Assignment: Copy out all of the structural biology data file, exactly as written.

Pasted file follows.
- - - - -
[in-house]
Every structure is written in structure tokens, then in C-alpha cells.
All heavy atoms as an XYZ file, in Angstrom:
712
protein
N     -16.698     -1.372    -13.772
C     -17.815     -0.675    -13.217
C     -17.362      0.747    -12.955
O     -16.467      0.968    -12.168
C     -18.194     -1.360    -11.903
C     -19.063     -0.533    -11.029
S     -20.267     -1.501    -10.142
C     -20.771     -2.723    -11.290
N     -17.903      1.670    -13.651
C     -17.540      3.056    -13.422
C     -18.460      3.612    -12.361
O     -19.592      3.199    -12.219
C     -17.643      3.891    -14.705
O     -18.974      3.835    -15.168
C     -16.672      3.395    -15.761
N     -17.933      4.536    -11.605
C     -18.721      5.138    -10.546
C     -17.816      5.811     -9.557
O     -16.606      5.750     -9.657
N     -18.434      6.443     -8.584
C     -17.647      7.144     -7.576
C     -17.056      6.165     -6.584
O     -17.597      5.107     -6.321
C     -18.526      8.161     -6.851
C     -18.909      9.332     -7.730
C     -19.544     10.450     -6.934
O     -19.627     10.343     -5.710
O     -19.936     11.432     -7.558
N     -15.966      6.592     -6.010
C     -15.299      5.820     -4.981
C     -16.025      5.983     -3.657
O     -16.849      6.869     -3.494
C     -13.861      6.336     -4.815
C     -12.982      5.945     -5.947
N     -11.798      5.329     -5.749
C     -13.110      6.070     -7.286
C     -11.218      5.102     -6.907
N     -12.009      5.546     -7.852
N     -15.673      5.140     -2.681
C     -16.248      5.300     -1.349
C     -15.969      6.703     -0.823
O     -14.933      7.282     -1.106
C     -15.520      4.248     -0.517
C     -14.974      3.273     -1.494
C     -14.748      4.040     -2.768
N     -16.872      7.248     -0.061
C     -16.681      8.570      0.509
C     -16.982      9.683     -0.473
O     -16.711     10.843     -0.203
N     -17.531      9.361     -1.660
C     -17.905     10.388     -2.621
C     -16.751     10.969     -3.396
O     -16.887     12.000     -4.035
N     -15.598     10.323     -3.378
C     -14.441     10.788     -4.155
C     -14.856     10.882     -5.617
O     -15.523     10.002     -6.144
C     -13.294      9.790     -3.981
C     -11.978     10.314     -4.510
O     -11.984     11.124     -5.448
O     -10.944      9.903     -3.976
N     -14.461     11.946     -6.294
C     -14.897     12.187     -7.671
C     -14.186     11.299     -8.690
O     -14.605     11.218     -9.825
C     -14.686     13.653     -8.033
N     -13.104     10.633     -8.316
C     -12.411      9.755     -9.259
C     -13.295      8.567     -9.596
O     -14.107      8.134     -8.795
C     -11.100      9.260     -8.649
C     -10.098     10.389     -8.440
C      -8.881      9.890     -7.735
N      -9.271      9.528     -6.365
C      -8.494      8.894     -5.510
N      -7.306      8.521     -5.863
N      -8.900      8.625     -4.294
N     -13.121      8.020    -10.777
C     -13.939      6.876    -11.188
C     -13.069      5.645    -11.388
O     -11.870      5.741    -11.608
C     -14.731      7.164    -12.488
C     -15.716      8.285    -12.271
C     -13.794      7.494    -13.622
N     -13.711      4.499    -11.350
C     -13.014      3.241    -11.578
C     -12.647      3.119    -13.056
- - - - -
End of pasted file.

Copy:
[in-house]
Every structure is written in structure tokens, then in C-alpha cells.
All heavy atoms as an XYZ file, in Angstrom:
712
protein
N     -16.698     -1.372    -13.772
C     -17.815     -0.675    -13.217
C     -17.362      0.747    -12.955
O     -16.467      0.968    -12.168
C     -18.194     -1.360    -11.903
C     -19.063     -0.533    -11.029
S     -20.267     -1.501    -10.142
C     -20.771     -2.723    -11.290
N     -17.903      1.670    -13.651
C     -17.540      3.056    -13.422
C     -18.460      3.612    -12.361
O     -19.592      3.199    -12.219
C     -17.643      3.891    -14.705
O     -18.974      3.835    -15.168
C     -16.672      3.395    -15.761
N     -17.933      4.536    -11.605
C     -18.721      5.138    -10.546
C     -17.816      5.811     -9.557
O     -16.606      5.750     -9.657
N     -18.434      6.443     -8.584
C     -17.647      7.144     -7.576
C     -17.056      6.165     -6.584
O     -17.597      5.107     -6.321
C     -18.526      8.161     -6.851
C     -18.909      9.332     -7.730
C     -19.544     10.450     -6.934
O     -19.627     10.343     -5.710
O     -19.936     11.432     -7.558
N     -15.966      6.592     -6.010
C     -15.299      5.820     -4.981
C     -16.025      5.983     -3.657
O     -16.849      6.869     -3.494
C     -13.861      6.336     -4.815
C     -12.982      5.945     -5.947
N     -11.798      5.329     -5.749
C     -13.110      6.070     -7.286
C     -11.218      5.102     -6.907
N     -12.009      5.546     -7.852
N     -15.673      5.140     -2.681
C     -16.248      5.300     -1.349
C     -15.969      6.703     -0.823
O     -14.933      7.282     -1.106
C     -15.520      4.248     -0.517
C     -14.974      3.273     -1.494
C     -14.748      4.040     -2.768
N     -16.872      7.248     -0.061
C     -16.681      8.570      0.509
C     -16.982      9.683     -0.473
O     -16.711     10.843     -0.203
N     -17.531      9.361     -1.660
C     -17.905     10.388     -2.621
C     -16.751     10.969     -3.396
O     -16.887     12.000     -4.035
N     -15.598     10.323     -3.378
C     -14.441     10.788     -4.155
C     -14.856     10.882     -5.617
O     -15.523     10.002     -6.144
C     -13.294      9.790     -3.981
C     -11.978     10.314     -4.510
O     -11.984     11.124     -5.448
O     -10.944      9.903     -3.976
N     -14.461     11.946     -6.294
C     -14.897     12.187     -7.671
C     -14.186     11.299     -8.690
O     -14.605     11.218     -9.825
C     -14.686     13.653     -8.033
N     -13.104     10.633     -8.316
C     -12.411      9.755     -9.259
C     -13.295      8.567     -9.596
O     -14.107      8.134     -8.795
C     -11.100      9.260     -8.649
C     -10.098     10.389     -8.440
C      -8.881      9.890     -7.735
N      -9.271      9.528     -6.365
C      -8.494      8.894     -5.510
N      -7.306      8.521     -5.863
N      -8.900      8.625     -4.294
N     -13.121      8.020    -10.777
C     -13.939      6.876    -11.188
C     -13.069      5.645    -11.388
O     -11.870      5.741    -11.608
C     -14.731      7.164    -12.488
C     -15.716      8.285    -12.271
C     -13.794      7.494    -13.622
N     -13.711      4.499    -11.350
C     -13.014      3.241    -11.578
C     -12.647      3.119    -13.056